Emotional Neymar counts down to Pelé’s record for Brazil


SAO PAULO — Neymar might not win three World Cups in his career like Pelé did, but he is closing in as top goal scorer ever for Brazil’s national team.

He reduced the gap to nine after his Brazil’s 4-0 win over Peru on Thursday in the Copa America.

Figures by FIFA, soccer’s international governing body FIFA, put Pelé in No. 1 spot for Brazil with 77 goals. Neymar has 68 after he netted the Seleção’s second against Peru.

“It is obvious for me that this is a great honor, to be a part of Brazil history,” a tearful Neymar said in an interview full of squeaky tones and long pauses after Brazil’s victory at the Nilton Santos stadium in Rio de Janeiro. “To be very honest, my dream was to play for Brazil, wear this shirt. I never imagined I would get to these numbers.

“It is very emotional to me because I went through a lot of things over these last two years, difficult and complicated things. These numbers are nothing compared to the happiness I have playing for Brazil.”

Neymar has had several injuries, lost a Champions League final with Paris Saint-Germain in 2020, and had to deal with a sexual assault allegation that was later proved false.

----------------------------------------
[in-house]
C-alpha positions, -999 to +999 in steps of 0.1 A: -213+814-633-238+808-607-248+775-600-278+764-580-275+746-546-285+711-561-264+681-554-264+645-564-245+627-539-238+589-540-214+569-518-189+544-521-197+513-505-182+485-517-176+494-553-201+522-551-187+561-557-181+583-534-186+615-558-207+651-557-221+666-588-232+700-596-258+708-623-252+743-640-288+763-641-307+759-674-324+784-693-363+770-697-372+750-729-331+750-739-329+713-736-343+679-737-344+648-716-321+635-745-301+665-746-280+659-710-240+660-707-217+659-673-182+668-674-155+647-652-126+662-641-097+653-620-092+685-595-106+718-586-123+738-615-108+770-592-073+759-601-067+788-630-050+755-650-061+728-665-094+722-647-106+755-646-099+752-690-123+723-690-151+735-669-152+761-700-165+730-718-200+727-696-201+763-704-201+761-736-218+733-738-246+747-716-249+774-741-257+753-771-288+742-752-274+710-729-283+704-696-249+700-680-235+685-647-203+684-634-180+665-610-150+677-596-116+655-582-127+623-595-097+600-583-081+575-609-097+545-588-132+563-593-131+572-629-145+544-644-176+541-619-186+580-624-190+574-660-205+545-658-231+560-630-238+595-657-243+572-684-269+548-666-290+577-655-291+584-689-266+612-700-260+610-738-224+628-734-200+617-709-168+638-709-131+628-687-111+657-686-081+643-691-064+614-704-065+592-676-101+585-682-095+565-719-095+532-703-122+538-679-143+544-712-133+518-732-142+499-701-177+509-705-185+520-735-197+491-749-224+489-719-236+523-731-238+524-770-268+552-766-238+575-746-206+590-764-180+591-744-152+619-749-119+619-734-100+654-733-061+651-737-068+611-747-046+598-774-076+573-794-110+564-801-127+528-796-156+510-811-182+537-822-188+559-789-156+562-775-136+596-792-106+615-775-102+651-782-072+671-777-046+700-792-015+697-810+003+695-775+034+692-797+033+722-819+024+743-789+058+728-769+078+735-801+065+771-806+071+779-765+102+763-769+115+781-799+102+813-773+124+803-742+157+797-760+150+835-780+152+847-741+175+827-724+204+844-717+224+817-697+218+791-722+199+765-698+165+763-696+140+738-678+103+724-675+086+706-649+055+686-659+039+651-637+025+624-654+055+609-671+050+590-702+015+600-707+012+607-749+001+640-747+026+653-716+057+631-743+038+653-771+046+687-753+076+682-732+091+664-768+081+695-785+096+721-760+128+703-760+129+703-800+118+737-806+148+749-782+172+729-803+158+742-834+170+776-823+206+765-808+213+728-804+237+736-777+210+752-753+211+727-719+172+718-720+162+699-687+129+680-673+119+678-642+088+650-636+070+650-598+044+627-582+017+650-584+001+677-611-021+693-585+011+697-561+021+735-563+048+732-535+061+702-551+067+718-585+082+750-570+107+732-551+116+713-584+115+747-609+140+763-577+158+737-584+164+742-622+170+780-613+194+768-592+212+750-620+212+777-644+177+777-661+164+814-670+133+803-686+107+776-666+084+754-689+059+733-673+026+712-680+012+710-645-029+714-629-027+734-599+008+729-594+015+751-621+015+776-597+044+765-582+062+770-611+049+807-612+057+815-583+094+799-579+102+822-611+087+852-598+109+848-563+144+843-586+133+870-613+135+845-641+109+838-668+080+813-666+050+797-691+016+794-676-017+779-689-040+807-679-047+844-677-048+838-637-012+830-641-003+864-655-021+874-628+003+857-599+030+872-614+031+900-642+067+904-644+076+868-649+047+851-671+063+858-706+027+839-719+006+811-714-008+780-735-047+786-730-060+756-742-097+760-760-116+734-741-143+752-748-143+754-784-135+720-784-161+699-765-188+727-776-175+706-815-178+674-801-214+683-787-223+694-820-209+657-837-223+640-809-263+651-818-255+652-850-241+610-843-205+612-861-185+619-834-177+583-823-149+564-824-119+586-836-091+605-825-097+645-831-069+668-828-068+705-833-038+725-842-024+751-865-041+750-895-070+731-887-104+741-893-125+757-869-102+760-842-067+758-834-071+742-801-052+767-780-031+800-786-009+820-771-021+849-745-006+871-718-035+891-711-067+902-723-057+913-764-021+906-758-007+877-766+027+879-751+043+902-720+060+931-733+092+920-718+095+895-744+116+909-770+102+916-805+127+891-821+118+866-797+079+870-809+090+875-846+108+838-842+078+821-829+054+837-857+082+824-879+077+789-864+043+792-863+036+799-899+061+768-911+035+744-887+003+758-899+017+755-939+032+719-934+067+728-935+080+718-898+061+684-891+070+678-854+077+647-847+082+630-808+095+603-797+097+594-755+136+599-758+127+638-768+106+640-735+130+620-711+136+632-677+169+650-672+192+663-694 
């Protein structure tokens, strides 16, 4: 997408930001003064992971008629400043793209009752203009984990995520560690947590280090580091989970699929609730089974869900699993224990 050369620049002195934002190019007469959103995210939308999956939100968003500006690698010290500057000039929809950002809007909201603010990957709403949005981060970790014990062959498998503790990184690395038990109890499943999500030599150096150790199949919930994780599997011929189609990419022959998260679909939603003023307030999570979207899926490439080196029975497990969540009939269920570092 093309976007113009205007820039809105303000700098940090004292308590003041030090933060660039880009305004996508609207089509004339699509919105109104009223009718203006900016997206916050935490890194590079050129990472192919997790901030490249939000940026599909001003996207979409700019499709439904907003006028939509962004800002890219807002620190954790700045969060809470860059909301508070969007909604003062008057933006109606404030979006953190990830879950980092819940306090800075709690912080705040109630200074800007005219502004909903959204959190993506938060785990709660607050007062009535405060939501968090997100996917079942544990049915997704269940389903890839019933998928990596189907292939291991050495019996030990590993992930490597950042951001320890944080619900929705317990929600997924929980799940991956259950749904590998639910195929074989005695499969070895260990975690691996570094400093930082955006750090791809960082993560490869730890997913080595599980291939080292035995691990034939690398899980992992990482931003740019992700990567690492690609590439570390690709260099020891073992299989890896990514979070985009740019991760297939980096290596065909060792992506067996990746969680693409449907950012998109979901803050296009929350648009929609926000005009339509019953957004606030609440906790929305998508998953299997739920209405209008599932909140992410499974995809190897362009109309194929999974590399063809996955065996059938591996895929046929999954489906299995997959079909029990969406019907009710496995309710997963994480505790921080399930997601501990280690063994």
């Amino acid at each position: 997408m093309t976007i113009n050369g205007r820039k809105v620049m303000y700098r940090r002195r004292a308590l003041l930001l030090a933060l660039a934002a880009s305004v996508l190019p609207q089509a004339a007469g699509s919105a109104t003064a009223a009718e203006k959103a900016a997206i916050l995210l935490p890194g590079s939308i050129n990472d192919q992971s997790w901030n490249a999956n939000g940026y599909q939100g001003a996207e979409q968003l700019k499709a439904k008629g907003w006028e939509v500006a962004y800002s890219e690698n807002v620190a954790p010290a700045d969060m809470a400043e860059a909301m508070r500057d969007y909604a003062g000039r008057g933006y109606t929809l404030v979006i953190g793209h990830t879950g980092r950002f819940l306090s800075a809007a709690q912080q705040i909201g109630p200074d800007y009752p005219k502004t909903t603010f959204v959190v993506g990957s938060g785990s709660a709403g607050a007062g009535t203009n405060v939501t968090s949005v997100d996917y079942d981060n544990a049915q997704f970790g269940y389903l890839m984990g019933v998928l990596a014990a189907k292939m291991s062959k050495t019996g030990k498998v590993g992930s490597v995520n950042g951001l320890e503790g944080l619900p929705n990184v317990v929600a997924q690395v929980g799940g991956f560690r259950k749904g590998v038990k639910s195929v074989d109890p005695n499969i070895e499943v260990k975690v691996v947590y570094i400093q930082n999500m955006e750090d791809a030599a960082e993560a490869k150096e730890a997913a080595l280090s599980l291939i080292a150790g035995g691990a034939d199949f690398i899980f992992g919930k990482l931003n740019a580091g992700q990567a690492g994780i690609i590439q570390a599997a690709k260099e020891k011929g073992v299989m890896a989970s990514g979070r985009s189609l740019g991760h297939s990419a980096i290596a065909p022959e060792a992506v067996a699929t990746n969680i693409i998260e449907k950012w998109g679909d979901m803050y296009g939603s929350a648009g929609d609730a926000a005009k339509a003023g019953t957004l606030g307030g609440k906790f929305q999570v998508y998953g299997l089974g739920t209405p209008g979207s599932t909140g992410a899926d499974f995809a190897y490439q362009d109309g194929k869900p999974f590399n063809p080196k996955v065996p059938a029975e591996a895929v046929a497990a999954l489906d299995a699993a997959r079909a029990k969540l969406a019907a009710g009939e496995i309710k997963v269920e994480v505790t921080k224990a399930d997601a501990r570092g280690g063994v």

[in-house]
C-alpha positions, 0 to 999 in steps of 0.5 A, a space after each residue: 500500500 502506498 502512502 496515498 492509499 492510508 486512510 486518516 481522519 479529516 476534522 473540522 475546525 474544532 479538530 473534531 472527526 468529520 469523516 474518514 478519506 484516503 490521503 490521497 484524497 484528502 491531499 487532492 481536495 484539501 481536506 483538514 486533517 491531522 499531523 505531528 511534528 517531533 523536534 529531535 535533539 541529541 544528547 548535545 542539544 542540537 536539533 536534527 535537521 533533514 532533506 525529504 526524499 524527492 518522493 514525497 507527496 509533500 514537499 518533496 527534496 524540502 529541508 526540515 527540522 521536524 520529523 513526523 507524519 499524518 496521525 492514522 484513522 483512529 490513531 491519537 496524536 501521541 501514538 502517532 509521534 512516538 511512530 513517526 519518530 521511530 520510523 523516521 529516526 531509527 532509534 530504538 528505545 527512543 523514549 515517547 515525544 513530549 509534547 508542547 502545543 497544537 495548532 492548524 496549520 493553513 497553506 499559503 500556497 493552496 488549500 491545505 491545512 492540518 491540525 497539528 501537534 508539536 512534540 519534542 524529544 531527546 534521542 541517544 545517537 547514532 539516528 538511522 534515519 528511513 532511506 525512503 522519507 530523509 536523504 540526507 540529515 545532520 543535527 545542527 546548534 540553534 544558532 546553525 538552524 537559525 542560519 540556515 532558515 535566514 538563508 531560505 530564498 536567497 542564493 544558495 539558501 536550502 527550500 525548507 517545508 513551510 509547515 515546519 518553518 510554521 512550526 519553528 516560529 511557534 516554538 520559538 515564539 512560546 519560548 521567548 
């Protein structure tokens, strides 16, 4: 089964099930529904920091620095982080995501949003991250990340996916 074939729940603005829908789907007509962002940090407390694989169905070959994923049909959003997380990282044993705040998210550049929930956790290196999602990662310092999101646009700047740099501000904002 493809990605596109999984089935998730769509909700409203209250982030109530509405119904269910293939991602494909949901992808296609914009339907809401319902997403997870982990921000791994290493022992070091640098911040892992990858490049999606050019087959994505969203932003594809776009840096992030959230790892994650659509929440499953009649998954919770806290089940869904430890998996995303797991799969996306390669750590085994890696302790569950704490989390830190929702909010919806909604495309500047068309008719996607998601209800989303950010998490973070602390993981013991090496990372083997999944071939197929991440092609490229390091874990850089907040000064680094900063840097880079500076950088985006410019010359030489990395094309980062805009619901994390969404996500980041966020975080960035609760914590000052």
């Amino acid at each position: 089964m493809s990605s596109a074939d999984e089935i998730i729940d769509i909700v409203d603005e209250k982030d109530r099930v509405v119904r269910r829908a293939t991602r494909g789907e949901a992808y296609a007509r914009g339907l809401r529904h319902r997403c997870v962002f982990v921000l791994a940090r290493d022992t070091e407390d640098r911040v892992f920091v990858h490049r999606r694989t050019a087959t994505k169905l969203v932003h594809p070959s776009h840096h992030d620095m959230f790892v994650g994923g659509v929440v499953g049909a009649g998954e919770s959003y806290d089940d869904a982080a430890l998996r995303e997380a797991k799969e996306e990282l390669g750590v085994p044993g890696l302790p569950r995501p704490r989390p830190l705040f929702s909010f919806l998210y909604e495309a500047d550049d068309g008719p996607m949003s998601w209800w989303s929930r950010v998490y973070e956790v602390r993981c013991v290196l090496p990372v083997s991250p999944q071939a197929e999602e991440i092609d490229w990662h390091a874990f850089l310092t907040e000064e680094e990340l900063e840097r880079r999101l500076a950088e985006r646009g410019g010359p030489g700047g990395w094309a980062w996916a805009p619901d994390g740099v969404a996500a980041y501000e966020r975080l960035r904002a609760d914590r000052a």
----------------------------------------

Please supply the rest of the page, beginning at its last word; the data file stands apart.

Brazil coach Tite doesn’t want to compare Neymar and Pelé, but he does say the 29-year-old forward is extraordinary.

“He has a really personal thing, he developed his skills to give assists, his right foot, his left foot. He became unpredictable,” Tite said after the 3-0 win against Venezuela last Sunday.

Tite is working on a system to give Neymar space closer to the goal and more protection.

“That’s where the adversaries fear pressing him harder, they could give a foul in an important place,” Tite said. “We structured our team so he can … (be) more efficient to create.”

Under FIFA’s criteria, Pelé got his record after 92 matches, while Neymar has already played 107.

The Brazilian soccer confederation’s official scoring tally — which includes some non-international games against clubs — puts Neymar 28 goals behind the man who Brazilians call the king of soccer.

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